19 FIGURE 8-4 Pre- and Post-Uruguay Round Cascading Tariff Structure in Industrial Countries. Salvatore: International Economics, 10th Edition © 2010 John Wiley & Sons, Inc.

20 General Equilibrium Analysis of a Tariff in a Small Country A small nation will not affect prices on the world market when imposing a tariff. Domestic price of importable commodity will rise by the full amount of the tariff for individual producers and consumers in the small nation. Price remains constant for nation as a whole because the nation collects the tariff. Volume of trade for small nation declines, but terms of trade do not change, so welfare always falls. Salvatore: International Economics, 10th Edition © 2010 John Wiley & Sons, Inc.

21 FIGURE 8-5 General Equilibrium Effects of a Tariff in a Small Country. Salvatore: International Economics, 10th Edition © 2010 John Wiley & Sons, Inc.

22 General Equilibrium Analysis of a Tariff in a Small Country Stolper-Samuelson Theorem An increase in the relative price of a commodity (for example, as the result of a tariff) raises the return of the factor used intensively in production of the commodity. Thus, the real return to the nations scarce factor of production will rise with the imposition of a tariff. Salvatore: International Economics, 10th Edition © 2010 John Wiley & Sons, Inc.

23 General Equilibrium Analysis of a Tariff in a Large Country A tariff causes the imposing nations offer curve to shift or rotate toward the axis measuring the importable commodity by the amount of the tariff. Under these circumstances, for a large nation: A reduction in trade volume will reduce welfare An improvement in terms of trade will increase welfare Whether welfare actually rises or falls depends on net effect. Salvatore: International Economics, 10th Edition © 2010 John Wiley & Sons, Inc.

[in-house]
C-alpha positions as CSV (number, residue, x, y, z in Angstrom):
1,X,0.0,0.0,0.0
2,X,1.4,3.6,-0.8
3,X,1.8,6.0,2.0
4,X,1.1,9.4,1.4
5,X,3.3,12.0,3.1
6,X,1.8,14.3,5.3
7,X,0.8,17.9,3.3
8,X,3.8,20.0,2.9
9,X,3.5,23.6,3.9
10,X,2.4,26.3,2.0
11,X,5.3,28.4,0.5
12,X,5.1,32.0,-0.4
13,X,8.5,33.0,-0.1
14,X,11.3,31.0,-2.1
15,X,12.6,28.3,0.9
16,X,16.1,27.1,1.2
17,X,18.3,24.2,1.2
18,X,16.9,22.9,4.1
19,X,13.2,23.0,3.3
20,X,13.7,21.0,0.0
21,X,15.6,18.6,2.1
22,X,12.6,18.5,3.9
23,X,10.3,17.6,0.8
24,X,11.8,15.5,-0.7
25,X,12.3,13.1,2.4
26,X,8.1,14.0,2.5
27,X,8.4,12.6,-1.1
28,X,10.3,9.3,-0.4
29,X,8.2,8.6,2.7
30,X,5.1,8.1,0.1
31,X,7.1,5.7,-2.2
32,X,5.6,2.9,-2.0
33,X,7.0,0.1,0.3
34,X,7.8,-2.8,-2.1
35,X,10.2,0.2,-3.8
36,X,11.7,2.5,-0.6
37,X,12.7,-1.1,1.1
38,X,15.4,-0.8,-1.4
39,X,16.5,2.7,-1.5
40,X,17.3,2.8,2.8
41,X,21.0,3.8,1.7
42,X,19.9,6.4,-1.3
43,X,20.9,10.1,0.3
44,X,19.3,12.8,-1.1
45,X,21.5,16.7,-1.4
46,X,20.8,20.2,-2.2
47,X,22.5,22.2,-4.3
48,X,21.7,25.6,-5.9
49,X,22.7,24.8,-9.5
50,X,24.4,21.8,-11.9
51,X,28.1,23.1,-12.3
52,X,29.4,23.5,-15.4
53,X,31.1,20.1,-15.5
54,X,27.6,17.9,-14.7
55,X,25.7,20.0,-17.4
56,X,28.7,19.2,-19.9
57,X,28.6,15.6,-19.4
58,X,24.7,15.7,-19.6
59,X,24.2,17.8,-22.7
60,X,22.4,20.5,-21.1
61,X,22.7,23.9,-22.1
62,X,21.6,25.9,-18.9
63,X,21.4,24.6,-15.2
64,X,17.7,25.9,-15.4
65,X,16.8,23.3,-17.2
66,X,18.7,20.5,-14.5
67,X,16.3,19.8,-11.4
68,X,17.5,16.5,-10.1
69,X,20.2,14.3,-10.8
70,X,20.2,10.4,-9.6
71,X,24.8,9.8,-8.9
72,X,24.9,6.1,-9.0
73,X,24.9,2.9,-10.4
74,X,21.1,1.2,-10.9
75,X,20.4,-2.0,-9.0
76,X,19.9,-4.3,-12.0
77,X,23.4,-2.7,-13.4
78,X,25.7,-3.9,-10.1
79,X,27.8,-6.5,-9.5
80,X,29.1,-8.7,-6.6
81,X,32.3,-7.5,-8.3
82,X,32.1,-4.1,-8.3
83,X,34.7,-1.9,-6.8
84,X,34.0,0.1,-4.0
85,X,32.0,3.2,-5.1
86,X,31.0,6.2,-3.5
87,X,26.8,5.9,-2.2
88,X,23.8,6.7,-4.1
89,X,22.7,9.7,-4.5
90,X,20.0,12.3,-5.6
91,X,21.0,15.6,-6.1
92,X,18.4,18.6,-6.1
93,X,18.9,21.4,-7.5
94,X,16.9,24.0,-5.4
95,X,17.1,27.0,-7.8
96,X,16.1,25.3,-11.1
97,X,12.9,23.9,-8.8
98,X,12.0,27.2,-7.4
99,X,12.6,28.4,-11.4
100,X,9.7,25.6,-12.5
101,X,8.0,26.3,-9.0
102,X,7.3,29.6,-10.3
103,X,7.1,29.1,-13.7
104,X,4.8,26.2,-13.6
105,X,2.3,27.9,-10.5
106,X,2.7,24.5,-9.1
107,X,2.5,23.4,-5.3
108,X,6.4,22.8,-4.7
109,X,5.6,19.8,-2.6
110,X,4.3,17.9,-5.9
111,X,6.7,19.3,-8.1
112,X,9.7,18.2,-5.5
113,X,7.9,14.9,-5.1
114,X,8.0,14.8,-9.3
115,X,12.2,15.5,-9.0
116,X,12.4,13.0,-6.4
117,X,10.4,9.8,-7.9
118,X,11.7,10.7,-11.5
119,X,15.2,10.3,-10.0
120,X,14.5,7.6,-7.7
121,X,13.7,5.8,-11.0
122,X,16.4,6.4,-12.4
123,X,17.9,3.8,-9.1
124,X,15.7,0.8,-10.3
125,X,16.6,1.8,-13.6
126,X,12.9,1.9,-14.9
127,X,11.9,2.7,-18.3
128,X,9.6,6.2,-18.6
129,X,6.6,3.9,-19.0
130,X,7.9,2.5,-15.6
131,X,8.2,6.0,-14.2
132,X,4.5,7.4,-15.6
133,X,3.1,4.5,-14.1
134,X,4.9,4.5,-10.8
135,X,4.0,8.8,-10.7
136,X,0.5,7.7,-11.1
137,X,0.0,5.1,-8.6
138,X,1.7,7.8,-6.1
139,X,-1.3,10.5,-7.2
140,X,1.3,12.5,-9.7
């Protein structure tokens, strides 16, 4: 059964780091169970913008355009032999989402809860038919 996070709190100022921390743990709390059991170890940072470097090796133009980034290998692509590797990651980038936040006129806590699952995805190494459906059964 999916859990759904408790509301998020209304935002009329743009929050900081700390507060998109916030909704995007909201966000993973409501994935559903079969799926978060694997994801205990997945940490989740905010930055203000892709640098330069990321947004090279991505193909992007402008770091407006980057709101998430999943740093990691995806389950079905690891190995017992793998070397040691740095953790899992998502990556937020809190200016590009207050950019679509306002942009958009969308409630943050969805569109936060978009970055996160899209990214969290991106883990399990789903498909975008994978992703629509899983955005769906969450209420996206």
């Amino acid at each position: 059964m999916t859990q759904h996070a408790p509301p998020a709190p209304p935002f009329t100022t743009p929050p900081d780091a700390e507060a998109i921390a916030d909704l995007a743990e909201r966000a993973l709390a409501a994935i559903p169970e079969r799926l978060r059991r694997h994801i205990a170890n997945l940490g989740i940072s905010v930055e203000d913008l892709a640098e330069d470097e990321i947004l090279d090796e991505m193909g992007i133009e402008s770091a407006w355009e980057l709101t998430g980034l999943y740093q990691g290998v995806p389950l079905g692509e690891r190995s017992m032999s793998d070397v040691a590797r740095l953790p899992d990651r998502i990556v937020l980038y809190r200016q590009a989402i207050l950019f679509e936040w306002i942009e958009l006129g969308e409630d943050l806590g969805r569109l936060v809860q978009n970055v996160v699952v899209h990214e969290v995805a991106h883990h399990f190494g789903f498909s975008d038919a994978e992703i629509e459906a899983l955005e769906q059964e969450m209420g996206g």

24 FIGURE 8-6 General Equilibrium Effects of a Tariff in a Large Country. Salvatore: International Economics, 10th Edition © 2010 John Wiley & Sons, Inc.

25 The Optimum Tariff An optimum tariff maximizes the net benefit resulting from the improvement in the nations terms of trade against the negative effect from declining trade volume. As the terms of trade improve for the imposing nation, those of the trade partner deteriorate, reducing welfare for the trade partner. Trade partner will likely retaliate and impose its own optimum tariffs. World as a whole is made worse off as gains from optimum tariff are less than losses of trade partner. Salvatore: International Economics, 10th Edition © 2010 John Wiley & Sons, Inc.


Download ppt "International Economics International Economics Tenth Edition Trade Restrictions: Tariffs Dominick Salvatore John Wiley & Sons, Inc. Salvatore: International."

Similar presentations


Ads by Google